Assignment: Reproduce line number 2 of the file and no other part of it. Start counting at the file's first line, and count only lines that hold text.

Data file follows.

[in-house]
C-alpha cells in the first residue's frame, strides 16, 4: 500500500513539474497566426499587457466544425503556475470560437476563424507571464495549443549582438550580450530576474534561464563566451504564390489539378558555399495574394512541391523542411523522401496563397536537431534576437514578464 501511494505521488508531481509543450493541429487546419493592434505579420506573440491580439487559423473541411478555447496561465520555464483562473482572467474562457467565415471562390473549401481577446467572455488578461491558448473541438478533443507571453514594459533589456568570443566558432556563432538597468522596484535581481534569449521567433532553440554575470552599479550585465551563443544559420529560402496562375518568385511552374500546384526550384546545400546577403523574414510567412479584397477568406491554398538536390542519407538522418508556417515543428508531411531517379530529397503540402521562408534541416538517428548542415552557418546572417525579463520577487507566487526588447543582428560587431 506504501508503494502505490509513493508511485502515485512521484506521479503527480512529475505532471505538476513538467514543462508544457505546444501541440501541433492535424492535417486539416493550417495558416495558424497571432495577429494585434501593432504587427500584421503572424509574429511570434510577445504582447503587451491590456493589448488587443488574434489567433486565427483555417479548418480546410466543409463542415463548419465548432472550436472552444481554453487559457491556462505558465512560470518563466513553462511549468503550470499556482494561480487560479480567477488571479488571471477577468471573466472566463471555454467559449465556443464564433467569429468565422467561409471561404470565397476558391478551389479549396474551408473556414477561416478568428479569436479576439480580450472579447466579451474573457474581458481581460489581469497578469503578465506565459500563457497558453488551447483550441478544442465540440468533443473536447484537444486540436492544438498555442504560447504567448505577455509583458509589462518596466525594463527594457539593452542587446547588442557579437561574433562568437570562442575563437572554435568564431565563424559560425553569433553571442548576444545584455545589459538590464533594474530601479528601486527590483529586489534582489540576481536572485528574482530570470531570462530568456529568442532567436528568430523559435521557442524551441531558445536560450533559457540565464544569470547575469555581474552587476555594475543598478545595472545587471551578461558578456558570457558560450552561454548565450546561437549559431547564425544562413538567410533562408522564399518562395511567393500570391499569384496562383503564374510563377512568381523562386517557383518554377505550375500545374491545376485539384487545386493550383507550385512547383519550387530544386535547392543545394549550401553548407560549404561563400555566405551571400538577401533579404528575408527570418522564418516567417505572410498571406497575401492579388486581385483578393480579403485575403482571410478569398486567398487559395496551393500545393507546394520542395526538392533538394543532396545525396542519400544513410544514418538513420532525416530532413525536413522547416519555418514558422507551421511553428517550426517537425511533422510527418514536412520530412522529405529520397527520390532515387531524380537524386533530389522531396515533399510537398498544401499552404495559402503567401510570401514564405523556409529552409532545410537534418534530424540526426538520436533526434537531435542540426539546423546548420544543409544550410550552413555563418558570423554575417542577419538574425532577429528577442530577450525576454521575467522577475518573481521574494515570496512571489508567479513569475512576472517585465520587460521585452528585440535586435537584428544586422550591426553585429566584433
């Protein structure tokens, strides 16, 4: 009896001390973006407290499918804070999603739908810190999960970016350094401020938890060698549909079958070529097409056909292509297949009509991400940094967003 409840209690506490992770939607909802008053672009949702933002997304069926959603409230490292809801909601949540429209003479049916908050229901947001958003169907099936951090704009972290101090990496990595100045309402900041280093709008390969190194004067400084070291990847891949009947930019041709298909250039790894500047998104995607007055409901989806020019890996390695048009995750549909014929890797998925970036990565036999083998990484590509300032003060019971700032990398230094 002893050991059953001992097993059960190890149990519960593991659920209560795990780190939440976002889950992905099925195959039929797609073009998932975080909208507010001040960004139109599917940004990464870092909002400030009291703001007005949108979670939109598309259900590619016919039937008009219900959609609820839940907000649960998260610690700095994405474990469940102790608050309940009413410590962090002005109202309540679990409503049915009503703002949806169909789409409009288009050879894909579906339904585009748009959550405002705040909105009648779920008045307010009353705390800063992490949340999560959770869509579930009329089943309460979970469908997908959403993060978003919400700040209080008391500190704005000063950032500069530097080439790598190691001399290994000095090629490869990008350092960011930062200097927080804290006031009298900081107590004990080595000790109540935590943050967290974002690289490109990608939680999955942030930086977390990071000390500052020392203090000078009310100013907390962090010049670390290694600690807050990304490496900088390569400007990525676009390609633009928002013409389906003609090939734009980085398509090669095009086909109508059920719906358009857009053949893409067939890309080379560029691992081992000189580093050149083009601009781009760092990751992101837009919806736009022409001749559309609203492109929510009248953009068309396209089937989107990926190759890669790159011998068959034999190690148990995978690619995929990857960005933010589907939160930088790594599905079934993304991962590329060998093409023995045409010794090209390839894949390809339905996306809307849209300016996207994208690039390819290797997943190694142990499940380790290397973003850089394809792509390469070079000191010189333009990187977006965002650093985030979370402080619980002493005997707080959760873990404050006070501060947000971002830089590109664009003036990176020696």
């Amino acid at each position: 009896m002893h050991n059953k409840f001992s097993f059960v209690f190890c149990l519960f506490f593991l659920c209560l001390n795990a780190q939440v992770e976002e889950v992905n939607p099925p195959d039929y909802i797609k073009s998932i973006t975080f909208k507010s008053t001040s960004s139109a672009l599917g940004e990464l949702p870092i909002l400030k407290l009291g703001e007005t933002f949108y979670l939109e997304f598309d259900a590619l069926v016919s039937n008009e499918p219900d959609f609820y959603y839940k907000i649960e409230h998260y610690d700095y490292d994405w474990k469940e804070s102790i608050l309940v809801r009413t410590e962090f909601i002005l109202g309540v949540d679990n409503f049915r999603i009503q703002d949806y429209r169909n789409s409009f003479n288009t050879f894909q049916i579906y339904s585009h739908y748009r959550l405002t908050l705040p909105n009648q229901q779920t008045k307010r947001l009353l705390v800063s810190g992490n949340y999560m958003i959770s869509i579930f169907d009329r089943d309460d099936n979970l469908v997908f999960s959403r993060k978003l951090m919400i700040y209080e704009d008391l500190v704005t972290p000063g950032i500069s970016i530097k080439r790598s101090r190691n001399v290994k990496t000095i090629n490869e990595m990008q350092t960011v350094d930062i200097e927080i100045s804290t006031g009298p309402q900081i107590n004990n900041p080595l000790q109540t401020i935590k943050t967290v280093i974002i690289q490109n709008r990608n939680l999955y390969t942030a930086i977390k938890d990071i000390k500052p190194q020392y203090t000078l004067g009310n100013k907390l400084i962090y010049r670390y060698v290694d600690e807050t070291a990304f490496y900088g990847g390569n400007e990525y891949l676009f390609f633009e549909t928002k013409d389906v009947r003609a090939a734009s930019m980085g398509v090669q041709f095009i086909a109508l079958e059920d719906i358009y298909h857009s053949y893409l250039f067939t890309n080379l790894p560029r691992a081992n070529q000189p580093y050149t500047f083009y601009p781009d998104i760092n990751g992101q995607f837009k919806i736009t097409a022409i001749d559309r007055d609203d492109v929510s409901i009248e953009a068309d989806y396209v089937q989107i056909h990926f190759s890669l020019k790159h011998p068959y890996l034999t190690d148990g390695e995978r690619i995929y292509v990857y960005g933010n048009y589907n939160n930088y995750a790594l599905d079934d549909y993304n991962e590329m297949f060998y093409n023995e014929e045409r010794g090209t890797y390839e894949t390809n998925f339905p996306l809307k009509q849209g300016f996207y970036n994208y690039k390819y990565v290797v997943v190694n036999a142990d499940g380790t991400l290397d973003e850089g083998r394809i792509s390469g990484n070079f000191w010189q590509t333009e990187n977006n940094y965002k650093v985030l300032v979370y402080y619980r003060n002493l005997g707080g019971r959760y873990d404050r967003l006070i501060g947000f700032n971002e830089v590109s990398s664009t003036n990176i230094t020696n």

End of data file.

C-alpha cells in the first residue's frame, strides 16, 4: 500500500513539474497566426499587457466544425503556475470560437476563424507571464495549443549582438550580450530576474534561464563566451504564390489539378558555399495574394512541391523542411523522401496563397536537431534576437514578464 501511494505521488508531481509543450493541429487546419493592434505579420506573440491580439487559423473541411478555447496561465520555464483562473482572467474562457467565415471562390473549401481577446467572455488578461491558448473541438478533443507571453514594459533589456568570443566558432556563432538597468522596484535581481534569449521567433532553440554575470552599479550585465551563443544559420529560402496562375518568385511552374500546384526550384546545400546577403523574414510567412479584397477568406491554398538536390542519407538522418508556417515543428508531411531517379530529397503540402521562408534541416538517428548542415552557418546572417525579463520577487507566487526588447543582428560587431 506504501508503494502505490509513493508511485502515485512521484506521479503527480512529475505532471505538476513538467514543462508544457505546444501541440501541433492535424492535417486539416493550417495558416495558424497571432495577429494585434501593432504587427500584421503572424509574429511570434510577445504582447503587451491590456493589448488587443488574434489567433486565427483555417479548418480546410466543409463542415463548419465548432472550436472552444481554453487559457491556462505558465512560470518563466513553462511549468503550470499556482494561480487560479480567477488571479488571471477577468471573466472566463471555454467559449465556443464564433467569429468565422467561409471561404470565397476558391478551389479549396474551408473556414477561416478568428479569436479576439480580450472579447466579451474573457474581458481581460489581469497578469503578465506565459500563457497558453488551447483550441478544442465540440468533443473536447484537444486540436492544438498555442504560447504567448505577455509583458509589462518596466525594463527594457539593452542587446547588442557579437561574433562568437570562442575563437572554435568564431565563424559560425553569433553571442548576444545584455545589459538590464533594474530601479528601486527590483529586489534582489540576481536572485528574482530570470531570462530568456529568442532567436528568430523559435521557442524551441531558445536560450533559457540565464544569470547575469555581474552587476555594475543598478545595472545587471551578461558578456558570457558560450552561454548565450546561437549559431547564425544562413538567410533562408522564399518562395511567393500570391499569384496562383503564374510563377512568381523562386517557383518554377505550375500545374491545376485539384487545386493550383507550385512547383519550387530544386535547392543545394549550401553548407560549404561563400555566405551571400538577401533579404528575408527570418522564418516567417505572410498571406497575401492579388486581385483578393480579403485575403482571410478569398486567398487559395496551393500545393507546394520542395526538392533538394543532396545525396542519400544513410544514418538513420532525416530532413525536413522547416519555418514558422507551421511553428517550426517537425511533422510527418514536412520530412522529405529520397527520390532515387531524380537524386533530389522531396515533399510537398498544401499552404495559402503567401510570401514564405523556409529552409532545410537534418534530424540526426538520436533526434537531435542540426539546423546548420544543409544550410550552413555563418558570423554575417542577419538574425532577429528577442530577450525576454521575467522577475518573481521574494515570496512571489508567479513569475512576472517585465520587460521585452528585440535586435537584428544586422550591426553585429566584433